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Signs Of The Farm Companies That Used To Be Here

Look closely and you can still see signs of how many plow, tractor and buggy companies were in this urban neighborhood more than 100 years ago.

As settlers were migrating north and west, the warehouses along the railroad tracks here helped get them the tools they needed to break the prairie soil.

For example, the building at 8th and Washington (above) which we now know for great restaurants Bar La Grassa and Snack Bar along with stylish offices was built for Deere and Webber, a division of the John Deere Company.
The side of the building we now know as the Hewing Hotel still has faded signs for Milwaukee Harvester and Van Brunt Seeders.
The building we now know as RiverWalk residences was a bustling warehouse for buggies, harnesses and wagons.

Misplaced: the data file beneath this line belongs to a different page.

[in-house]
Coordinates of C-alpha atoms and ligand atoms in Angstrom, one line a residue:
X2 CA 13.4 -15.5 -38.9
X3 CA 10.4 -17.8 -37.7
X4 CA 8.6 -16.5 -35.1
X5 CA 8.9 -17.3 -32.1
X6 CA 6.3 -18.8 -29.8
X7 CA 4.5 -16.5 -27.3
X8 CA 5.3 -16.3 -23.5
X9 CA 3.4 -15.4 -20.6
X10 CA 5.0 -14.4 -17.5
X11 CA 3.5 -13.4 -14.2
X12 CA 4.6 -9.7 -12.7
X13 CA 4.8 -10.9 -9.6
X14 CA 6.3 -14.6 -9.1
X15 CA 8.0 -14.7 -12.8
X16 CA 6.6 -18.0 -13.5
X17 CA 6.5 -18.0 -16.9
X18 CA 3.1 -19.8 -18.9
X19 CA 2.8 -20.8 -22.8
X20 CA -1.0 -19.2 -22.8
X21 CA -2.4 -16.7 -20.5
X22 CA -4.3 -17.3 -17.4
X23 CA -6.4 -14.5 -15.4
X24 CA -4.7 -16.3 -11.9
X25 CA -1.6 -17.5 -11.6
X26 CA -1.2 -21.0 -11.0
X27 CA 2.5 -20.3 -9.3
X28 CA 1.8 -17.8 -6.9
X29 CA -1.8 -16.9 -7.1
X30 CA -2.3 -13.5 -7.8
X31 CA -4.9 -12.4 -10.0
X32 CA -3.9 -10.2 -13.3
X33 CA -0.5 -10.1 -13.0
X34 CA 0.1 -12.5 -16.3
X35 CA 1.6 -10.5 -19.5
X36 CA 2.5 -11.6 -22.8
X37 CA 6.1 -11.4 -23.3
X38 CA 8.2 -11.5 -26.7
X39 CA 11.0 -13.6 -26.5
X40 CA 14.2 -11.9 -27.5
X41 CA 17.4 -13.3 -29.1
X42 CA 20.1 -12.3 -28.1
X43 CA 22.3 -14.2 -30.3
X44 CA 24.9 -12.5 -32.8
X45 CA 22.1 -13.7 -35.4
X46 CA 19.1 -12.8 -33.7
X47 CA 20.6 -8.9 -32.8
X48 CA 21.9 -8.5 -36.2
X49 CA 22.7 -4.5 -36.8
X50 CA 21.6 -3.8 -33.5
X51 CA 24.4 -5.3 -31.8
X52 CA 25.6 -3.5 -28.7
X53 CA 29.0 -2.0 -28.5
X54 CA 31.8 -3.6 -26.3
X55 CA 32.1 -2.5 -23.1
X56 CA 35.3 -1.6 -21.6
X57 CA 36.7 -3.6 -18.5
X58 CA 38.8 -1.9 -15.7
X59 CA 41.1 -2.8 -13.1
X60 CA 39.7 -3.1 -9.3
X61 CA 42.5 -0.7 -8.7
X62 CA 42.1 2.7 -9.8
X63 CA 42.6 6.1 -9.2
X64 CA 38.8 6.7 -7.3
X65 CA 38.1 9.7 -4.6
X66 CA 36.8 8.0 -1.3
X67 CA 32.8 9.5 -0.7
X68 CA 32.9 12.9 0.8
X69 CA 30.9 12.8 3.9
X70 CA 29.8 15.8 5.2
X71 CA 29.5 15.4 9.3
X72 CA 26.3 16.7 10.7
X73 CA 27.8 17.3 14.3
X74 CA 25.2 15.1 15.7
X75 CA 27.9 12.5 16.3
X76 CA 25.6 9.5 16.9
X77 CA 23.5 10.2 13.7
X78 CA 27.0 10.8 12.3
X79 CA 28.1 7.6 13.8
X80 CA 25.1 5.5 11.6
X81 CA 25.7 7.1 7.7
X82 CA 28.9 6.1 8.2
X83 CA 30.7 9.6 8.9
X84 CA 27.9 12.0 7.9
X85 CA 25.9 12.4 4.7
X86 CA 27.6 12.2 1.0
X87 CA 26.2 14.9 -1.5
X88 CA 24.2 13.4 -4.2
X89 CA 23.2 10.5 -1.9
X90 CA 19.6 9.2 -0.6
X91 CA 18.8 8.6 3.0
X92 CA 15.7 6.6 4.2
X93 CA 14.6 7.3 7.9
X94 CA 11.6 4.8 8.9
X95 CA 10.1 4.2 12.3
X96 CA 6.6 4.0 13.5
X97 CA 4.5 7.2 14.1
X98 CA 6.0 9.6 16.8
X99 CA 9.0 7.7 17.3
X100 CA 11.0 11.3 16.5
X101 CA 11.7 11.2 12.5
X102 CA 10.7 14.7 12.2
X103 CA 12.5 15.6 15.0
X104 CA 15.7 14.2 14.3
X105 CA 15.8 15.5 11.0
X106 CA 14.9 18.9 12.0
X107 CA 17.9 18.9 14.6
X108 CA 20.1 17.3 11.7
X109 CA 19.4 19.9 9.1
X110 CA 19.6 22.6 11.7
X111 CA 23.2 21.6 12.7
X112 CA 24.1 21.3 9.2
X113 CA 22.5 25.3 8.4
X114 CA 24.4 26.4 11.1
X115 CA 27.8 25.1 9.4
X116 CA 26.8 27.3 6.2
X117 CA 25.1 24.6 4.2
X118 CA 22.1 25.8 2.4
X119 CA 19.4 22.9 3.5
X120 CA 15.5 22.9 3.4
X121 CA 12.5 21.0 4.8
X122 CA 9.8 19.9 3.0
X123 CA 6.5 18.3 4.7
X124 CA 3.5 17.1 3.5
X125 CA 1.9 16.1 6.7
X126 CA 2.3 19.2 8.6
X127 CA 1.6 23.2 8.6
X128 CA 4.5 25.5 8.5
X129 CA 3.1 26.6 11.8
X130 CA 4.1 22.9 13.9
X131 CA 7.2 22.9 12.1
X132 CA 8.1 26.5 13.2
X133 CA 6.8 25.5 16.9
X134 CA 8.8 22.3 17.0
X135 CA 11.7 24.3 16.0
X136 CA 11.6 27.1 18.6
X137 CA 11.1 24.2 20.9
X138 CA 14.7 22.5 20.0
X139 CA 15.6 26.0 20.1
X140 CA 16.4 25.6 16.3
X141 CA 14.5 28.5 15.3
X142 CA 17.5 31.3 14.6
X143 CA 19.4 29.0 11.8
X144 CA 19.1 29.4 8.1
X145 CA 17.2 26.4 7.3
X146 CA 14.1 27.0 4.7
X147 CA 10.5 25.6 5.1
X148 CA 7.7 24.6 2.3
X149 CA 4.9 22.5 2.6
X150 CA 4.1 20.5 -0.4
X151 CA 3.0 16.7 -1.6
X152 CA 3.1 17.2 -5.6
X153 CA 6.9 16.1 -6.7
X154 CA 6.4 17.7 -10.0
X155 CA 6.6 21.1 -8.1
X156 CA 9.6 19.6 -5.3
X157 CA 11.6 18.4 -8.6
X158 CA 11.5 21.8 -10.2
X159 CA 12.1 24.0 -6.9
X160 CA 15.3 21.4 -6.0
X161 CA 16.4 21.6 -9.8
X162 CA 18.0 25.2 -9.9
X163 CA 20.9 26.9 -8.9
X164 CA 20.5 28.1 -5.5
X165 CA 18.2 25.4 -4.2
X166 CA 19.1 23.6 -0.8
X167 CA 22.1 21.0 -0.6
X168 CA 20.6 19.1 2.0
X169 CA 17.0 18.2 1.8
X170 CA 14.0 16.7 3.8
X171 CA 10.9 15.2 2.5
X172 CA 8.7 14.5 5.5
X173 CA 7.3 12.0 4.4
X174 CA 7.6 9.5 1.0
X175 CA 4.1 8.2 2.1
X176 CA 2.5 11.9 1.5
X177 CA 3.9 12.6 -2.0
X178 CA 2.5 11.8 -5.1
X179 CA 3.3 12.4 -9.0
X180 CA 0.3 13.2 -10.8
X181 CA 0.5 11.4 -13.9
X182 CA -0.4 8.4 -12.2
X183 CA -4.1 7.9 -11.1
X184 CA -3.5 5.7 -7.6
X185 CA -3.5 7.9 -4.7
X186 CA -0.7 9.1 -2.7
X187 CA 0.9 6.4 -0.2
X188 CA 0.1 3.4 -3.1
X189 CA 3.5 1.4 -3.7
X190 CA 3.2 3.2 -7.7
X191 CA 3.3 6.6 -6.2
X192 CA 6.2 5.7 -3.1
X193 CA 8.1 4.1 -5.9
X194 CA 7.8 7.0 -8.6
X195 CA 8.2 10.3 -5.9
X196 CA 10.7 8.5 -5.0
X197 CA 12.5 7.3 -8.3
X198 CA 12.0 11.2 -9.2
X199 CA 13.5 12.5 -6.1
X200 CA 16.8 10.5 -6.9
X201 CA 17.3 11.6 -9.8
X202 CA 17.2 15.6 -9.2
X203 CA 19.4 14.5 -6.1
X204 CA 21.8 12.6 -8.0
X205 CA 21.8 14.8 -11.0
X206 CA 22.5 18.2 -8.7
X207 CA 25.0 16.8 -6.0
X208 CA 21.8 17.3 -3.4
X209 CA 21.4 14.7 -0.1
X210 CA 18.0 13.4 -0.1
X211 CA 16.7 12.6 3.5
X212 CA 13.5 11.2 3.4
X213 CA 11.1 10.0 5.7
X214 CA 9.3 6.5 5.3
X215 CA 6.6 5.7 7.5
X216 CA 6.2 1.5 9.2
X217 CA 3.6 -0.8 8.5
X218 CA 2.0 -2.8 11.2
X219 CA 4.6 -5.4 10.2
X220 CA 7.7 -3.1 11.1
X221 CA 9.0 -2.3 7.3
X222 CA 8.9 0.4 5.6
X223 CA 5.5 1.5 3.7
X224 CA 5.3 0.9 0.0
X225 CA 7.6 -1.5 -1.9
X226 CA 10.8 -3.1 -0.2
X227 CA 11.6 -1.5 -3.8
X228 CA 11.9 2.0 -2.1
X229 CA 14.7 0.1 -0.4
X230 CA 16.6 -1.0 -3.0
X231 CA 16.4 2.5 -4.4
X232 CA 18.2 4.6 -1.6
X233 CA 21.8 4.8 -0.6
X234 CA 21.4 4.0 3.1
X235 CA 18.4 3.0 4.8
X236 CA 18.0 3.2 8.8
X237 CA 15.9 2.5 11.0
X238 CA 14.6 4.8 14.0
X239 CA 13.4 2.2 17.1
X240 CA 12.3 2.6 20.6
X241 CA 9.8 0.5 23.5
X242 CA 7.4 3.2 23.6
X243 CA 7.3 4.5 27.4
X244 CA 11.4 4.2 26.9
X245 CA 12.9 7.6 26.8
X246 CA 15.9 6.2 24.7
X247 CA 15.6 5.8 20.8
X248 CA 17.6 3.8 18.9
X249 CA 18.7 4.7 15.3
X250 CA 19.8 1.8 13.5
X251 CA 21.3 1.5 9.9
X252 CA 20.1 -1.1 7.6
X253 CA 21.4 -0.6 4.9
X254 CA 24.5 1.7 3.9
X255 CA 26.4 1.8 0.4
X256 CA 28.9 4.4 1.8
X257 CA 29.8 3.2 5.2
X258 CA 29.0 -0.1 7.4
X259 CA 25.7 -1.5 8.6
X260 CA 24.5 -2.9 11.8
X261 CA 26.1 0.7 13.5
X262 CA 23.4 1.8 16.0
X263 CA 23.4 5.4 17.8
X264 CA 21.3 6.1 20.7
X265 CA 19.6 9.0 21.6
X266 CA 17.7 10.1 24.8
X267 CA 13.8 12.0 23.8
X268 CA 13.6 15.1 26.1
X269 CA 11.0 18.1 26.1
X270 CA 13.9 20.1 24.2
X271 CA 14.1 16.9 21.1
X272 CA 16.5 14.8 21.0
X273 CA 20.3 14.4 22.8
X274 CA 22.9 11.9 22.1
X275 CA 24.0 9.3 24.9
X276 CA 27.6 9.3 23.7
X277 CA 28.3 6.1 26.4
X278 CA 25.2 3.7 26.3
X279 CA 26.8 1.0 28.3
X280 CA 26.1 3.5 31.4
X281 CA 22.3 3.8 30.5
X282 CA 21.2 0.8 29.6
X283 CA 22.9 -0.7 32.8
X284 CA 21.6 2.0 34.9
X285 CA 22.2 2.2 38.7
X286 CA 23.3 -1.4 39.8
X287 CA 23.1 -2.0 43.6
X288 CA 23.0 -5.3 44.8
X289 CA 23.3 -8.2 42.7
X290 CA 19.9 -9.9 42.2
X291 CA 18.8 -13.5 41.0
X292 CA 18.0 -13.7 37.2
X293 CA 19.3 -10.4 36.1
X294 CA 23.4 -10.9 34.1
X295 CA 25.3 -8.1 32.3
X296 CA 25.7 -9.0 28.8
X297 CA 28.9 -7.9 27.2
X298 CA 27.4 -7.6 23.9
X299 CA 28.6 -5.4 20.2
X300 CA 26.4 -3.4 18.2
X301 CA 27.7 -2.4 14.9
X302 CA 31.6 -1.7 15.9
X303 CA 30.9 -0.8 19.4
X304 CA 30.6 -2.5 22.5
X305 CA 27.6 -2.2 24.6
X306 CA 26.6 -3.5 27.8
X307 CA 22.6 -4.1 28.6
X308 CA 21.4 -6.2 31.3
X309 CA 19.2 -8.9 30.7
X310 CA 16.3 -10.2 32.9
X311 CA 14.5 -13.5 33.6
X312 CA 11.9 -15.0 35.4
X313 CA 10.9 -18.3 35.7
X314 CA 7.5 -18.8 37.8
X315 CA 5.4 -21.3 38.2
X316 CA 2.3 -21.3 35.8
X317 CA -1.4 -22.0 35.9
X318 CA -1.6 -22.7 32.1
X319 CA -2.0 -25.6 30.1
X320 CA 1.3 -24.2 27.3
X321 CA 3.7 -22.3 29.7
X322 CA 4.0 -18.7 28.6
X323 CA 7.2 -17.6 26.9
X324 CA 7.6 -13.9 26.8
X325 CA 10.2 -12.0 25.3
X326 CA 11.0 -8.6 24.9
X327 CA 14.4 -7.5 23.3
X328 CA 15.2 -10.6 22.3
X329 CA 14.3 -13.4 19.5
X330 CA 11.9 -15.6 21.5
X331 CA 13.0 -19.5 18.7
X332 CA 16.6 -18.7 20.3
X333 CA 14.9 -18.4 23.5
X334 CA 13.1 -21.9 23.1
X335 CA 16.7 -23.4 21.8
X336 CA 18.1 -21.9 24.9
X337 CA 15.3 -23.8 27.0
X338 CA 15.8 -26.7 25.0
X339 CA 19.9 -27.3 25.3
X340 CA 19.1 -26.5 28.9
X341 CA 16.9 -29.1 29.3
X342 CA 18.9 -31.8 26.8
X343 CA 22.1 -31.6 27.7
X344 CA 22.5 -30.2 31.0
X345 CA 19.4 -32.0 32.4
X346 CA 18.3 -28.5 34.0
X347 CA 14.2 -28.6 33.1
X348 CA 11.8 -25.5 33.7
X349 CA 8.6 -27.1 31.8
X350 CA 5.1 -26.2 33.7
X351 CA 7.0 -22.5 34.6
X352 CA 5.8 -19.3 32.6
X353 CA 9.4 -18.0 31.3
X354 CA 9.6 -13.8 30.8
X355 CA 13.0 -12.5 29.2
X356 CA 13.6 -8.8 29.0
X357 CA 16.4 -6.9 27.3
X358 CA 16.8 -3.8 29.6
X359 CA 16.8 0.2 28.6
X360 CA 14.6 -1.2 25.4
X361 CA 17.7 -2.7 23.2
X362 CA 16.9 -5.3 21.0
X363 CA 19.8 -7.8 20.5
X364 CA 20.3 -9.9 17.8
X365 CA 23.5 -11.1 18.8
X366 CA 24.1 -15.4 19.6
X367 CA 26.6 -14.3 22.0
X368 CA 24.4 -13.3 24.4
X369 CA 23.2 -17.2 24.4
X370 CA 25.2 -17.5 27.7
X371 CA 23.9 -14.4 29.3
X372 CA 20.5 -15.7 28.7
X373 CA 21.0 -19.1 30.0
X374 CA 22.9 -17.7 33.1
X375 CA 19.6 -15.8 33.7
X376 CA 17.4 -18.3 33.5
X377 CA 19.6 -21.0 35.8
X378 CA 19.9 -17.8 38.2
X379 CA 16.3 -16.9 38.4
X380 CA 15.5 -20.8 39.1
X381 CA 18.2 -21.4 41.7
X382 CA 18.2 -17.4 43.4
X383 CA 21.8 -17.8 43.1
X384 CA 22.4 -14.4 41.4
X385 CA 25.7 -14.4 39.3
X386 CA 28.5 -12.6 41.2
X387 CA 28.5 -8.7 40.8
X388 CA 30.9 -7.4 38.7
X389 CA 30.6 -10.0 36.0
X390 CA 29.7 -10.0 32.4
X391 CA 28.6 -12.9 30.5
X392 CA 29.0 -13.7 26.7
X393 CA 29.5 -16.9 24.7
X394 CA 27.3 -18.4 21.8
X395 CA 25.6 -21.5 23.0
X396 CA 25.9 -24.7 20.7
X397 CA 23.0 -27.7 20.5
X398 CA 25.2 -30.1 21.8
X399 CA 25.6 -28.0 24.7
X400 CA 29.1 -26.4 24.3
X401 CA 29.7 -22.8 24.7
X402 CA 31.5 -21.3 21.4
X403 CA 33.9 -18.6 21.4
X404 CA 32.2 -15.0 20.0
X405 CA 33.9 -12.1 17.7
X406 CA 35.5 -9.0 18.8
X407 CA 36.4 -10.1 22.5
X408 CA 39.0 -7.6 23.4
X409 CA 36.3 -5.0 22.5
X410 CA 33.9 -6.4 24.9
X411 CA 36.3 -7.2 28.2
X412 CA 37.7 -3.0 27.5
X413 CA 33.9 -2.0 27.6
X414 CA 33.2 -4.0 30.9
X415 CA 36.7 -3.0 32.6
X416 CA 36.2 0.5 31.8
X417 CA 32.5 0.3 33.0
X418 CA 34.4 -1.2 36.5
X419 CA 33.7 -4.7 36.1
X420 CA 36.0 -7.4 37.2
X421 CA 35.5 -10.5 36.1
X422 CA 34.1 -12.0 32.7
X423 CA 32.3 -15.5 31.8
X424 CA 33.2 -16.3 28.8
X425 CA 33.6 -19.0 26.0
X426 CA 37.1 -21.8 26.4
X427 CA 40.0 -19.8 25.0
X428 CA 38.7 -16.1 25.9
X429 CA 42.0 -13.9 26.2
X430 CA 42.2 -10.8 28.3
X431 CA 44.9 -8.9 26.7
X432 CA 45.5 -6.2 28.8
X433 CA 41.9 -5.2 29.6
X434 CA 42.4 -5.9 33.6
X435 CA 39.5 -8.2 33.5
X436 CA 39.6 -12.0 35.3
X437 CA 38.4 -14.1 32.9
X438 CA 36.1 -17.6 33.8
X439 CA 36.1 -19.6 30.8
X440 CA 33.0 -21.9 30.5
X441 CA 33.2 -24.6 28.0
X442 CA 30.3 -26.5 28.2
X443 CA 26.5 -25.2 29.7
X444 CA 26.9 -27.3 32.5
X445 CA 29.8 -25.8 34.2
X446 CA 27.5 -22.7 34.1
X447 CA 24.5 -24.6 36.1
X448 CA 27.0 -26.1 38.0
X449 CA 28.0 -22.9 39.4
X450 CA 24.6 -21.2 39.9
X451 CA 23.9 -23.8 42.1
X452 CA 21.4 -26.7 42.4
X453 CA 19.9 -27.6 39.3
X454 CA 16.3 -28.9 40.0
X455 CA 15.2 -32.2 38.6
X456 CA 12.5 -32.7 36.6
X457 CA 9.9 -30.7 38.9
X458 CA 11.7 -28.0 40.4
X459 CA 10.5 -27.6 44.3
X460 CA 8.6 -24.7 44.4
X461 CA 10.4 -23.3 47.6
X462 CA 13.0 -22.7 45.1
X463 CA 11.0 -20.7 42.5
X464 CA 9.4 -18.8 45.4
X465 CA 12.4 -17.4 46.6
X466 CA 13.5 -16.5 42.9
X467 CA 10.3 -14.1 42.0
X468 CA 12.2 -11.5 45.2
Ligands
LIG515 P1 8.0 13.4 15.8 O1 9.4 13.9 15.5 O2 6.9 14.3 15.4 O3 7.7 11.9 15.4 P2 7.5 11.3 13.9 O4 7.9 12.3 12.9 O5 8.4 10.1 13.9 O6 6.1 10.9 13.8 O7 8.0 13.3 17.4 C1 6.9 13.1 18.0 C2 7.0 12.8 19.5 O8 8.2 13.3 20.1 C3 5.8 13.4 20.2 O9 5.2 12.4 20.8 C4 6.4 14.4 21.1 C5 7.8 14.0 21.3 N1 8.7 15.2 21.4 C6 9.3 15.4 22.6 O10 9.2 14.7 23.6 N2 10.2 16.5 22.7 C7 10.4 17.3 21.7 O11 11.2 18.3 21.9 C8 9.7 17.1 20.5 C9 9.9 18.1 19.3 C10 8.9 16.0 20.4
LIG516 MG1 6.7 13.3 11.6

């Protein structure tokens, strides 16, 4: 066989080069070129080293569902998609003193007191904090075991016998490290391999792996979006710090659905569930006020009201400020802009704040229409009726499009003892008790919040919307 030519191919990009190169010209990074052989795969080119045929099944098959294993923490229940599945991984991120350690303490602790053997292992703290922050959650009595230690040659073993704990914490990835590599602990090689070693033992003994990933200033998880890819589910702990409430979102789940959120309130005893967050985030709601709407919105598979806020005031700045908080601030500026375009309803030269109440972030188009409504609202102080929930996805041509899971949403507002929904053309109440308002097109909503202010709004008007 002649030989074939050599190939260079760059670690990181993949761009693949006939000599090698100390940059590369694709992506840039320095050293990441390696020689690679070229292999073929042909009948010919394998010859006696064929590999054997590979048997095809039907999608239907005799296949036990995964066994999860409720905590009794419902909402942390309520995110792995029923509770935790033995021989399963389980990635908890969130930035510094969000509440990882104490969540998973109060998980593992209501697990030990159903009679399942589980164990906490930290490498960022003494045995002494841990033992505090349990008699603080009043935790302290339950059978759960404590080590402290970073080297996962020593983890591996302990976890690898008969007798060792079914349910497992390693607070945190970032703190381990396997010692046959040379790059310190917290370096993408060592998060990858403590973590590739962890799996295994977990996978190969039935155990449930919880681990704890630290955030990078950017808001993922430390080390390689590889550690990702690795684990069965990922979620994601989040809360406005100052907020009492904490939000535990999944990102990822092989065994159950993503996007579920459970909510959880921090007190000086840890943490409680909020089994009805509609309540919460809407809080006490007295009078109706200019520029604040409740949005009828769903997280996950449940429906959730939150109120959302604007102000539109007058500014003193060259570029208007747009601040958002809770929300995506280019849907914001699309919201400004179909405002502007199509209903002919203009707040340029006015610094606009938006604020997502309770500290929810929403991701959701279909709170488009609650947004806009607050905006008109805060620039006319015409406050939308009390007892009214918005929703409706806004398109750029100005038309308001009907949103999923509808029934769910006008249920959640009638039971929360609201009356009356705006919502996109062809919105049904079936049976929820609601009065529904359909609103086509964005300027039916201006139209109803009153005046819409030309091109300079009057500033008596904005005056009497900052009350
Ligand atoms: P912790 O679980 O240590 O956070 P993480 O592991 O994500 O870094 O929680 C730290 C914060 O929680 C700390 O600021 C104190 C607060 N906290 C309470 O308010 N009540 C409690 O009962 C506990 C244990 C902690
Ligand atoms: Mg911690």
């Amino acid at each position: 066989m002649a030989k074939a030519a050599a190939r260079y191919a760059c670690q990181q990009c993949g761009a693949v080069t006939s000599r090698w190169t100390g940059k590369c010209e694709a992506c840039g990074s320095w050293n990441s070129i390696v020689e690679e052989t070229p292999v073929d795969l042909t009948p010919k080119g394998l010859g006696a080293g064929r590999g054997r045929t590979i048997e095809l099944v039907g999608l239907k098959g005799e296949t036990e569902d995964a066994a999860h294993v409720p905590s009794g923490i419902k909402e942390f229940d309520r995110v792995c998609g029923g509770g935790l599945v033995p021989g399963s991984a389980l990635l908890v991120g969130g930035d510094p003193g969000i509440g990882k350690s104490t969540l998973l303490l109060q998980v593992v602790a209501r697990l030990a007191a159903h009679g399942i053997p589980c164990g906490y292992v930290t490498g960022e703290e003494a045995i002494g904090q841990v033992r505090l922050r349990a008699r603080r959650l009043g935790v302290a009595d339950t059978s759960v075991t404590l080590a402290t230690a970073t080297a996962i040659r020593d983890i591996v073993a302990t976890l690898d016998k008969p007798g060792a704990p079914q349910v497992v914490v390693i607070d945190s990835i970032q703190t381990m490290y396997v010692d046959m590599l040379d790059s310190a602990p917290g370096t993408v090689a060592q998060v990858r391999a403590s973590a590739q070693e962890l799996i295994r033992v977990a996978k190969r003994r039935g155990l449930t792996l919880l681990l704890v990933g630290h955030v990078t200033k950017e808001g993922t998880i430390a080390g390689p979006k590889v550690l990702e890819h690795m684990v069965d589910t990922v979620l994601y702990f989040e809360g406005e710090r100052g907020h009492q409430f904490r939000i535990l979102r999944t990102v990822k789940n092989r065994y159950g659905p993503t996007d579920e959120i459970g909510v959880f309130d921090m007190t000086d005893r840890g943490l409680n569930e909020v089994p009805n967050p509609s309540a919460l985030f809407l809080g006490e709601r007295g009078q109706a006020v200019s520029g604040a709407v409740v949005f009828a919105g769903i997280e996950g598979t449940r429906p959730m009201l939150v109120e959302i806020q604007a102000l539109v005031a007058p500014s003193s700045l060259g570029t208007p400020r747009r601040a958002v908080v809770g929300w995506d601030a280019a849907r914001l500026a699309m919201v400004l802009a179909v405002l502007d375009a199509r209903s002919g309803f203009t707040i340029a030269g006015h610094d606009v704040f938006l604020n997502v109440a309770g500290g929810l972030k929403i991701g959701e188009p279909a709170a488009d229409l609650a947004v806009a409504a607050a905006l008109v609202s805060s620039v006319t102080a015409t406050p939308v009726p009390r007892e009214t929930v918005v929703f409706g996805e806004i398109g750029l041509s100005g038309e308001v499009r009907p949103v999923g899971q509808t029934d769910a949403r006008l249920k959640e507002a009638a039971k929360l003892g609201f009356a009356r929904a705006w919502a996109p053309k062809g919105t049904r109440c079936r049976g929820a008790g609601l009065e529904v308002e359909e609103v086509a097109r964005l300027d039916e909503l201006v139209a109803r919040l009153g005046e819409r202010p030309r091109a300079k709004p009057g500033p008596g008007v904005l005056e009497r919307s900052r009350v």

The diamonds on the exterior of Security Lofts were part of the logo of the company that built this building in 1902.
Look down at the entrance to Copham–or at the top of the building’s side and you can see historic signs for Parlin & Orrendorf Plows which built the building in 1910.
What we now know as Harvester Lofts was once the offices for Minneapolis Harvester Works, a division of International Harvester.

The back wall of Herschel Lofts facing the dog park has a faded sign for the Herschel-Roth Manufacturing Company.

You can find a lot more neighborhood history in our Historic North Loop section.

By Mike Binkley, North Loop volunteer

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